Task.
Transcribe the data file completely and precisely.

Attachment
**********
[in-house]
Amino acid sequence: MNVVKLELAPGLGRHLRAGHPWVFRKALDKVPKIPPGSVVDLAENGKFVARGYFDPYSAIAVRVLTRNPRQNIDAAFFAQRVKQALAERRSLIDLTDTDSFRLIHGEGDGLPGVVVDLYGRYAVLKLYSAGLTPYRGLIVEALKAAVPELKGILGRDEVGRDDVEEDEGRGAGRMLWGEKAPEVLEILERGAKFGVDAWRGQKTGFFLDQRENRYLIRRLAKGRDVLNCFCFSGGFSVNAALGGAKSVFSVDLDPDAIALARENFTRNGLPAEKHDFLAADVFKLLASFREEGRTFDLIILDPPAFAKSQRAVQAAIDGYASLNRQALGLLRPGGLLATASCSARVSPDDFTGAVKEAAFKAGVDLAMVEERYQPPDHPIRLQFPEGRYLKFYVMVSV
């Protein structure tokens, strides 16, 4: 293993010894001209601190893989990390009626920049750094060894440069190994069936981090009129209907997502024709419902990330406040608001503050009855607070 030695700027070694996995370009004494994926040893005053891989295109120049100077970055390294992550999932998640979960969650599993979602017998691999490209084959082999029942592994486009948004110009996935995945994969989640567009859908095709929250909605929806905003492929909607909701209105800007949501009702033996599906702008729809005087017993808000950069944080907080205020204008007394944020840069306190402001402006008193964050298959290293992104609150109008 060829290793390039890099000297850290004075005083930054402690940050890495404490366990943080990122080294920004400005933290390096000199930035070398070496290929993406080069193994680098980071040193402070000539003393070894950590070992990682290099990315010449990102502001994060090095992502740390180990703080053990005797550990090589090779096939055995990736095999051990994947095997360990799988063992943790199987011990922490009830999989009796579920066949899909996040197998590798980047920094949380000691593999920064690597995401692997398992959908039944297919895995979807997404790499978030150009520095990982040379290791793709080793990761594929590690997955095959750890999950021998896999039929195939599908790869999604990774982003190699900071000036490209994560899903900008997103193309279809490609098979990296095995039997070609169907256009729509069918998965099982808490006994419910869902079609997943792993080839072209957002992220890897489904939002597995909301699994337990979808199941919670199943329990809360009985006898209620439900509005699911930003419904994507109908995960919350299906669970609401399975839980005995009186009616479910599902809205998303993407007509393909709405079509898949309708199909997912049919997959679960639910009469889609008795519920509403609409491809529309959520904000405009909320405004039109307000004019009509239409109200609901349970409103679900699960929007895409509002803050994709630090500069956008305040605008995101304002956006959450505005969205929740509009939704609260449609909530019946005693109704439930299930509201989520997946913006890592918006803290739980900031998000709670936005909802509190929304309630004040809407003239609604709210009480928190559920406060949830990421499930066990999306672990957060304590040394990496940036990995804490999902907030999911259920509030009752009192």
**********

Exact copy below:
[in-house]
Amino acid sequence: MNVVKLELAPGLGRHLRAGHPWVFRKALDKVPKIPPGSVVDLAENGKFVARGYFDPYSAIAVRVLTRNPRQNIDAAFFAQRVKQALAERRSLIDLTDTDSFRLIHGEGDGLPGVVVDLYGRYAVLKLYSAGLTPYRGLIVEALKAAVPELKGILGRDEVGRDDVEEDEGRGAGRMLWGEKAPEVLEILERGAKFGVDAWRGQKTGFFLDQRENRYLIRRLAKGRDVLNCFCFSGGFSVNAALGGAKSVFSVDLDPDAIALARENFTRNGLPAEKHDFLAADVFKLLASFREEGRTFDLIILDPPAFAKSQRAVQAAIDGYASLNRQALGLLRPGGLLATASCSARVSPDDFTGAVKEAAFKAGVDLAMVEERYQPPDHPIRLQFPEGRYLKFYVMVSV
């Protein structure tokens, strides 16, 4: 293993010894001209601190893989990390009626920049750094060894440069190994069936981090009129209907997502024709419902990330406040608001503050009855607070 030695700027070694996995370009004494994926040893005053891989295109120049100077970055390294992550999932998640979960969650599993979602017998691999490209084959082999029942592994486009948004110009996935995945994969989640567009859908095709929250909605929806905003492929909607909701209105800007949501009702033996599906702008729809005087017993808000950069944080907080205020204008007394944020840069306190402001402006008193964050298959290293992104609150109008 060829290793390039890099000297850290004075005083930054402690940050890495404490366990943080990122080294920004400005933290390096000199930035070398070496290929993406080069193994680098980071040193402070000539003393070894950590070992990682290099990315010449990102502001994060090095992502740390180990703080053990005797550990090589090779096939055995990736095999051990994947095997360990799988063992943790199987011990922490009830999989009796579920066949899909996040197998590798980047920094949380000691593999920064690597995401692997398992959908039944297919895995979807997404790499978030150009520095990982040379290791793709080793990761594929590690997955095959750890999950021998896999039929195939599908790869999604990774982003190699900071000036490209994560899903900008997103193309279809490609098979990296095995039997070609169907256009729509069918998965099982808490006994419910869902079609997943792993080839072209957002992220890897489904939002597995909301699994337990979808199941919670199943329990809360009985006898209620439900509005699911930003419904994507109908995960919350299906669970609401399975839980005995009186009616479910599902809205998303993407007509393909709405079509898949309708199909997912049919997959679960639910009469889609008795519920509403609409491809529309959520904000405009909320405004039109307000004019009509239409109200609901349970409103679900699960929007895409509002803050994709630090500069956008305040605008995101304002956006959450505005969205929740509009939704609260449609909530019946005693109704439930299930509201989520997946913006890592918006803290739980900031998000709670936005909802509190929304309630004040809407003239609604709210009480928190559920406060949830990421499930066990999306672990957060304590040394990496940036990995804490999902907030999911259920509030009752009192």